Helen Shaver

Helen Shaver (born February 24, 1951 or 1952[1]) is a Canadian actress and film and television director.

Shaver was born in St. Thomas, Ontario, Canada, and grew up in a small town near Toronto, Ontario with her five sisters. As a child, she suffered from rheumatic fever and was forced to spend six months of each year in bed. She dated screenplay writer Stephen C. Peters. Shaver is now married to top key grip Steve Smith (whom she met on the set of Desert Hearts); they have a son.
Shaver has worked with such directors as Sam Peckinpah, Martin Scorsese, Steven Spielberg and Brian De Palma. In 1978 she won a Canadian Film Award for her role as "Ann MacDonald" in the film In Praise of Older Women.

In 1985, she appeared in the film Desert Hearts as a 1950s university professor who falls in love with another woman, for which she won the Bronze Leopard Award at the Locarno International Film Festival. Shaver's performance, as well as realistic love scenes with co-star Patricia Charbonneau, drew critical praise.

Her most prominent film appearance came in 1986 as the love interest opposite Paul Newman in his Oscar-winning portrayal of "Fast Eddie Felson" in The Color of Money, a sequel to 1961's The Hustler. In 1990 she guested as the murderer in Columbo: Rest In Peace, Mrs. Columbo. She also appeared on television programs such as Hill Street Blues, T. J. Hooker and as the title character of the short-lived series, Jessica Novak.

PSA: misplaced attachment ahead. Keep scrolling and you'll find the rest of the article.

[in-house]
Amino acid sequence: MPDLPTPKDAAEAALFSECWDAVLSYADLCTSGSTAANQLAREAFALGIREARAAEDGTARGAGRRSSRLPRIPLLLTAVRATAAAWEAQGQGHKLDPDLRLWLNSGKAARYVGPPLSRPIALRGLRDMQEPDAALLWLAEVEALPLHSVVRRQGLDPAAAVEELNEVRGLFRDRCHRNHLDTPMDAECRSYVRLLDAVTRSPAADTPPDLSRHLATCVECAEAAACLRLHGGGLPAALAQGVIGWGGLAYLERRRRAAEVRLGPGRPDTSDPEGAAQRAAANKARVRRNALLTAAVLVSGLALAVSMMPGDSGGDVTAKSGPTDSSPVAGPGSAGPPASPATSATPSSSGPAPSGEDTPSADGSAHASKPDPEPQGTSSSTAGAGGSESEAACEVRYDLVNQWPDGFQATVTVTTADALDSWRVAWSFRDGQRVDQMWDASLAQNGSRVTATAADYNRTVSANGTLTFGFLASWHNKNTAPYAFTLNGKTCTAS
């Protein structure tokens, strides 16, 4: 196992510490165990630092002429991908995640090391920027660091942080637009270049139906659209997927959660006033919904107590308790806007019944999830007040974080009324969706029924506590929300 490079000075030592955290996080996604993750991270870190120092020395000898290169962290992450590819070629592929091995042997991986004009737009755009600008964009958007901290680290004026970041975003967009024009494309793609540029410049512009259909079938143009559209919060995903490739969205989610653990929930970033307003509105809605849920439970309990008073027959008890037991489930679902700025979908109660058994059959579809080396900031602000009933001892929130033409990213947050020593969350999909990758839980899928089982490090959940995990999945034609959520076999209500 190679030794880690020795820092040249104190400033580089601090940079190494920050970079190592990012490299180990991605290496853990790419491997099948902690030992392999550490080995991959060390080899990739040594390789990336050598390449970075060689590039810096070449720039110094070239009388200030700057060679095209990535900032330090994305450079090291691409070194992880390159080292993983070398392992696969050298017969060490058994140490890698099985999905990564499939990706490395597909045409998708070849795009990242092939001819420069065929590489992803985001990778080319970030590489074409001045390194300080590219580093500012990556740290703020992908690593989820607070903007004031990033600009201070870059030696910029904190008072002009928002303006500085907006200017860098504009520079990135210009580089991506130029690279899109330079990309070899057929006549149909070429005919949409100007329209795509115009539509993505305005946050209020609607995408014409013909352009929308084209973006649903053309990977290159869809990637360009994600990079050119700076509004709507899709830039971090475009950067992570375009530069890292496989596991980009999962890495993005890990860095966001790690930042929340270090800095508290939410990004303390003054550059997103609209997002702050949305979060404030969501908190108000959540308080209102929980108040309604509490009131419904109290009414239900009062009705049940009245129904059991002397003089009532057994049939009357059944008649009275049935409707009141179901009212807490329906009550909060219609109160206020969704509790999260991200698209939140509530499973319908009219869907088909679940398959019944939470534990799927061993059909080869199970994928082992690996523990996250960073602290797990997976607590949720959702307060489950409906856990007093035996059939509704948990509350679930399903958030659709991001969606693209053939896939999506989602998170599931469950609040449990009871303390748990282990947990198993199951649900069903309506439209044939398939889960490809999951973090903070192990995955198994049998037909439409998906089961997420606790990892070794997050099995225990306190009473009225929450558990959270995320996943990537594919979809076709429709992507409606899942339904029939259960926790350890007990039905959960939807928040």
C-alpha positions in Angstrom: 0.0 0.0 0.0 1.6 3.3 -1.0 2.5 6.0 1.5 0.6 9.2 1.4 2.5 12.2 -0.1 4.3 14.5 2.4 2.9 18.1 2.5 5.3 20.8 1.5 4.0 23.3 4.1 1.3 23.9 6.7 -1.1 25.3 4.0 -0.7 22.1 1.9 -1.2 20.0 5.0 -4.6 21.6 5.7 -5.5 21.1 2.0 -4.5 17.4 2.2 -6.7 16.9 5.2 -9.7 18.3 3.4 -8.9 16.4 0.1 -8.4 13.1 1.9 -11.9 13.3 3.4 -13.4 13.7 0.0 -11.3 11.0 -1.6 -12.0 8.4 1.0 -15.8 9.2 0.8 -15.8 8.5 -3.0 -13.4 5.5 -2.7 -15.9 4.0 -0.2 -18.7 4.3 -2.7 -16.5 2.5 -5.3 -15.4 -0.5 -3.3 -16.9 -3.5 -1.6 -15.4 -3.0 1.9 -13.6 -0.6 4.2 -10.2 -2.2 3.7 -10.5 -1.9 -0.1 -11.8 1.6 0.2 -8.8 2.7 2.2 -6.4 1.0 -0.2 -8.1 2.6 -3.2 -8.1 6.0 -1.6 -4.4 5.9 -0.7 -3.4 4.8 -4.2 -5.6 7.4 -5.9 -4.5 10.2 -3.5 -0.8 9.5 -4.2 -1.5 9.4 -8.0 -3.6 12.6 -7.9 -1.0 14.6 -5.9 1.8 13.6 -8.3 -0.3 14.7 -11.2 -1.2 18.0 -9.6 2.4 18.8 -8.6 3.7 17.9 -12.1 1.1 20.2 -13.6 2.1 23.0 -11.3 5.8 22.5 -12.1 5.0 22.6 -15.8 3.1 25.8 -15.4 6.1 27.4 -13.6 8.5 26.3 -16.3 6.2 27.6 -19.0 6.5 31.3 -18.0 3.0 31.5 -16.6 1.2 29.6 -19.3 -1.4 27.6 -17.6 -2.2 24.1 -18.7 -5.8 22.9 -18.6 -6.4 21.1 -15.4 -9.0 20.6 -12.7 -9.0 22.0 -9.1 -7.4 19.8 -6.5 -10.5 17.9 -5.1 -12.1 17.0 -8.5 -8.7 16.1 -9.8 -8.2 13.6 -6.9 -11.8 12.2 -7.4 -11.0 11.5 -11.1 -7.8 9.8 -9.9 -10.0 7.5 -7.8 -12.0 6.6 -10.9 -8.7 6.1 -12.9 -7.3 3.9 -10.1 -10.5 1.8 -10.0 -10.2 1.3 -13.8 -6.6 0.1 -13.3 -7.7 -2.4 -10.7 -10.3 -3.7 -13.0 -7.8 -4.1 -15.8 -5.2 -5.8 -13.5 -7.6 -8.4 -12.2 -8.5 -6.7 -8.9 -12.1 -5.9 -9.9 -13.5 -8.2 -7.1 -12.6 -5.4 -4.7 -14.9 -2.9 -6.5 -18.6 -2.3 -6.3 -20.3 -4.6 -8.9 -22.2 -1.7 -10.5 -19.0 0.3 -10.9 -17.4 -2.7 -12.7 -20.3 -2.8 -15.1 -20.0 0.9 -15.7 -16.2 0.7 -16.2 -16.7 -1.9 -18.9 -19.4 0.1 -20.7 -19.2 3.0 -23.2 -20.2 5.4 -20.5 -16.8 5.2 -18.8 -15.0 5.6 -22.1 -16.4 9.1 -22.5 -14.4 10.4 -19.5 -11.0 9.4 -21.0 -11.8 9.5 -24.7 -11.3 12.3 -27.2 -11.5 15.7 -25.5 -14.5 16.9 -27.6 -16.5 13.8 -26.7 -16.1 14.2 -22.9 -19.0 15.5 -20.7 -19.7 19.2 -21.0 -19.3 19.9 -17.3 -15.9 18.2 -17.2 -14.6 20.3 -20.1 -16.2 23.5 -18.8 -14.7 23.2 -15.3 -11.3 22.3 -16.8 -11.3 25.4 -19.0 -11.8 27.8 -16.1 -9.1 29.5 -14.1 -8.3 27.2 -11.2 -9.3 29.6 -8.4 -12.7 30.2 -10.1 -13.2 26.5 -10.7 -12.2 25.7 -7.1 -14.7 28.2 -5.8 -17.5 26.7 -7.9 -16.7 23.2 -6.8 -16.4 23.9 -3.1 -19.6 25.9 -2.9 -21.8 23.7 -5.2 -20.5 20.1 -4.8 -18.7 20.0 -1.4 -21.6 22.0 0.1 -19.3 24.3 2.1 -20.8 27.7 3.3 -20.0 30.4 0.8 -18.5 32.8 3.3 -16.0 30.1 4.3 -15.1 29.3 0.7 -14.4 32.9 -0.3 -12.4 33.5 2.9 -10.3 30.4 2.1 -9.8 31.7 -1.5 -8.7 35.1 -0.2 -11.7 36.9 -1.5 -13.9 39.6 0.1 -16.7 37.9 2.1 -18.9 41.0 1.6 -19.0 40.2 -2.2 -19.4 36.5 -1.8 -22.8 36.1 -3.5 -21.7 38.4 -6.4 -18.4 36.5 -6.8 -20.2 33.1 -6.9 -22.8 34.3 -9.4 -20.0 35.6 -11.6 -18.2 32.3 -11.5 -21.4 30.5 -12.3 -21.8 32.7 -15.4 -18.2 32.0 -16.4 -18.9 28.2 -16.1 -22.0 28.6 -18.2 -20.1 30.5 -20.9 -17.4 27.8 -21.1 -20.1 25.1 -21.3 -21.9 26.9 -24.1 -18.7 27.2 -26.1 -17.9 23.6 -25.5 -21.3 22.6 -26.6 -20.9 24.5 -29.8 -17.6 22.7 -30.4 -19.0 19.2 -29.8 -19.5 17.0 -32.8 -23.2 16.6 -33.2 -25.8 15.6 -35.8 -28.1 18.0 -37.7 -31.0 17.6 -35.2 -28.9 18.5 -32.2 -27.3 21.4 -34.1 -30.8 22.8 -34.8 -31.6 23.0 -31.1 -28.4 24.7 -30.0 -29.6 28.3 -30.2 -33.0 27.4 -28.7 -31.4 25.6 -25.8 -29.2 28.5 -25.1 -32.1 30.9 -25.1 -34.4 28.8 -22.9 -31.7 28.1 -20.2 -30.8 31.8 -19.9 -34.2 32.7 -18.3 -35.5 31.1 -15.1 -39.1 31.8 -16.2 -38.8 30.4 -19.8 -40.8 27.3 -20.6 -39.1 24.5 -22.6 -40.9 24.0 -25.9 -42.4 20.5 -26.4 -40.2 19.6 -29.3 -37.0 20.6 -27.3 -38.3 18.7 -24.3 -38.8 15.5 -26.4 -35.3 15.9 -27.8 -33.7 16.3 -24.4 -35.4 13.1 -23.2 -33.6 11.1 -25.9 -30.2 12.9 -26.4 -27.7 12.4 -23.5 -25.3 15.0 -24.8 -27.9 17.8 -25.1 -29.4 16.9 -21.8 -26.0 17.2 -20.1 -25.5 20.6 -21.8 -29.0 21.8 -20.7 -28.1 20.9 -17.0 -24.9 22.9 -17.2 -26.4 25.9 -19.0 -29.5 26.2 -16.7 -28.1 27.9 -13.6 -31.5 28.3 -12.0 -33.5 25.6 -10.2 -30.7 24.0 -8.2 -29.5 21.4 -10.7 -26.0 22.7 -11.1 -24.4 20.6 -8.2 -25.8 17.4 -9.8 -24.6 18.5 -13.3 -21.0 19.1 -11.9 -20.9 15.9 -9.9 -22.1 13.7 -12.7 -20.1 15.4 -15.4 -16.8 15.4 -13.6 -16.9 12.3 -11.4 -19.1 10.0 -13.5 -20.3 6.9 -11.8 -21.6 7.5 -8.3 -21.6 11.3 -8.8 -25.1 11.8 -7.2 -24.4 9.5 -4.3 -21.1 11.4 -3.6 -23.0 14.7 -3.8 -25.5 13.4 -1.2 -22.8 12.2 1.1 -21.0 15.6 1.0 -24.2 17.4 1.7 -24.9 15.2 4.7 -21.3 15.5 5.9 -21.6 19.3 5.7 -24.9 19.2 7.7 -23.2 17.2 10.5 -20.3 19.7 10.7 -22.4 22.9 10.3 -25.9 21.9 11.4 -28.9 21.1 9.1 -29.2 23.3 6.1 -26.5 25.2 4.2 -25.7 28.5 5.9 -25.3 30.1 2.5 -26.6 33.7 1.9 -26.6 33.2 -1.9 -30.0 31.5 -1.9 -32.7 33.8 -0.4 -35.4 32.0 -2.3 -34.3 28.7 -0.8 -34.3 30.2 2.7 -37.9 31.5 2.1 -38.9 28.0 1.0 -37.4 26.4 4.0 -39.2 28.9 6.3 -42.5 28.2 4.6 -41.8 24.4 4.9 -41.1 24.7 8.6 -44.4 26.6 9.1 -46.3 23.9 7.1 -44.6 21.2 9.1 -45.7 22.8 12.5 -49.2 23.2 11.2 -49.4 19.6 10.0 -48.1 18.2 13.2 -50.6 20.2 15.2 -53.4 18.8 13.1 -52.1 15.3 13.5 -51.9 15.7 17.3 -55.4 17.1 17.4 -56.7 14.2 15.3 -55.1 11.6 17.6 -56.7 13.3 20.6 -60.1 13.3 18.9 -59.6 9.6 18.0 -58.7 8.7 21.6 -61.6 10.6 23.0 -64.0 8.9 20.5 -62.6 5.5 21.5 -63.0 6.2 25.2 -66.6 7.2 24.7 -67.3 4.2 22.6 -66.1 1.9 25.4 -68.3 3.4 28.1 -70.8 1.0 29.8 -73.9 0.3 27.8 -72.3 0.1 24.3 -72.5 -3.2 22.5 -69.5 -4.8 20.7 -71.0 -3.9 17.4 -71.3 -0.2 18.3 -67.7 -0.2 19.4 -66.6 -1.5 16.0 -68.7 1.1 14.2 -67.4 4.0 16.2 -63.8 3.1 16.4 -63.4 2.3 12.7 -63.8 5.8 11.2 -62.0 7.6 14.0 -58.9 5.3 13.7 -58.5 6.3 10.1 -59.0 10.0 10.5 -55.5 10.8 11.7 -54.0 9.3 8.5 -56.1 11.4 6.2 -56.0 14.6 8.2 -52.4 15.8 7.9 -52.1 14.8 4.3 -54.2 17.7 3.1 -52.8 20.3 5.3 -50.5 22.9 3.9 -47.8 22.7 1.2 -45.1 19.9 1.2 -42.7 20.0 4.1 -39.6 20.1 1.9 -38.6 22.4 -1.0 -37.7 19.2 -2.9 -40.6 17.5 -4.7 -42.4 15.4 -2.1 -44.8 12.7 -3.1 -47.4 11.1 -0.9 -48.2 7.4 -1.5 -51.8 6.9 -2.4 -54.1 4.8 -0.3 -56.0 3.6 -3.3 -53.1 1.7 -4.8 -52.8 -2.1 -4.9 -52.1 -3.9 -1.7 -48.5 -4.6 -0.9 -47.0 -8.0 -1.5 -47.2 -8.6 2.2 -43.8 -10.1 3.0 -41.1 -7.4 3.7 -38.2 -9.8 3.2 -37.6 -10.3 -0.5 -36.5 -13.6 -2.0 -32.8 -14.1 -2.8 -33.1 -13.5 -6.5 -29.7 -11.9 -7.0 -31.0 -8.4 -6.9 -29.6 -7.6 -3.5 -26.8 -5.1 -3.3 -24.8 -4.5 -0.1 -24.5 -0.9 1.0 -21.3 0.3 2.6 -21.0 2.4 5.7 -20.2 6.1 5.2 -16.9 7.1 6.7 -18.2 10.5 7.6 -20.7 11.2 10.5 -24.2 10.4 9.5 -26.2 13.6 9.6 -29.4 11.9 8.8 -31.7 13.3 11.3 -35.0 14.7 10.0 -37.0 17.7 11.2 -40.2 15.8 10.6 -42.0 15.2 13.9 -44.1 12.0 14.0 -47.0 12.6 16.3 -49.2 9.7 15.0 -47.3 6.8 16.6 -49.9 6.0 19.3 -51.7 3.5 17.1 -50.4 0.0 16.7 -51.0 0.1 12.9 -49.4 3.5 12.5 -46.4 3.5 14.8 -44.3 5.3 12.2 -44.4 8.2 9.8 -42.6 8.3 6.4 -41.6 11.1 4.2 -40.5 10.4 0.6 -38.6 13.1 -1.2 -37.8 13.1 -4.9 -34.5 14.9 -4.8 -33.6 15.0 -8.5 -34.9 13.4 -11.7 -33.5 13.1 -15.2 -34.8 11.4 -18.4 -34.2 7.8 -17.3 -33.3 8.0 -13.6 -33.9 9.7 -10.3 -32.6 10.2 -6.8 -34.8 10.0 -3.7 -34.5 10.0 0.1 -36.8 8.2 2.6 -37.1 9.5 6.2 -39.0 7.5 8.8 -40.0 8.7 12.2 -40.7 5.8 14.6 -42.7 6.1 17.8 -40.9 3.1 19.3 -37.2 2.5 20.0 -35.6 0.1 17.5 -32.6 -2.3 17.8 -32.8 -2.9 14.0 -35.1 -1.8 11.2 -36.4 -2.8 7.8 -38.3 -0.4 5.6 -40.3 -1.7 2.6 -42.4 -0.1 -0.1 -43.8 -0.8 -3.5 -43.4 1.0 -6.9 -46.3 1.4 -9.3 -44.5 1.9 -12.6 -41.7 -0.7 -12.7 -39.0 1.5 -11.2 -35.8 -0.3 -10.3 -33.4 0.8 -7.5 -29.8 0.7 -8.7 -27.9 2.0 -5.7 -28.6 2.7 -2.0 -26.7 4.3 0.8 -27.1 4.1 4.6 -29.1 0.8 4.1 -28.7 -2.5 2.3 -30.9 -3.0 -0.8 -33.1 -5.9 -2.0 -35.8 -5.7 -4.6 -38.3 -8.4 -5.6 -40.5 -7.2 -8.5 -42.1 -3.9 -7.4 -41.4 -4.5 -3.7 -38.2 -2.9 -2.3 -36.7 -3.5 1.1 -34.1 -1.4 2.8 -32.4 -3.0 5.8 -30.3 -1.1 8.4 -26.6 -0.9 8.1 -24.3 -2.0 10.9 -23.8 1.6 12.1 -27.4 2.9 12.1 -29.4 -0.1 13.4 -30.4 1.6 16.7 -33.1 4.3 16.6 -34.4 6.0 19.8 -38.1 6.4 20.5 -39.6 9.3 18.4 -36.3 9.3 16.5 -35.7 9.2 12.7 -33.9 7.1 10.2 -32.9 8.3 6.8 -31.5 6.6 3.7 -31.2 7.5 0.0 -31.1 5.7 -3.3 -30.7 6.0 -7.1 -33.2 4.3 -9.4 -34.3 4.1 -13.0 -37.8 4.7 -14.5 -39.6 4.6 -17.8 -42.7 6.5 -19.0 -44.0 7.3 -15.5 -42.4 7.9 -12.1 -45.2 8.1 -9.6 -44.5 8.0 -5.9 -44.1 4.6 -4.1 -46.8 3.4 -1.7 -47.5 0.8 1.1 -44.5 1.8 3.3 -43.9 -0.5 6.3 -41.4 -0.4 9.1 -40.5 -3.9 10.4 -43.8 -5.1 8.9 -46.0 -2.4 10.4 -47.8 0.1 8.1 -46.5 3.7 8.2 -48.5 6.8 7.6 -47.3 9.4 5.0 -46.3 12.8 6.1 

In 2000, she won a Genie Award for her portrayal of a drug-addicted prostitute in the independent feature We All Fall Down. In 2003 she won a Gemini award for best direction in a dramatic series for the Just Cause television series. In 2004, she was inducted into Canada's Walk of Fame.[2]

Shaver has also carved out a career for herself as a director with a number of television shows and cable movies to her credit, including The Outer Limits, Judging Amy, Joan of Arcadia, Medium, The OC, Law & Order: Special Victims Unit, The L Word, Jericho, and Journeyman. She made her feature-length directorial debut in 1999 with Summer's End; the film went on to win an Emmy.

Helen Shaver

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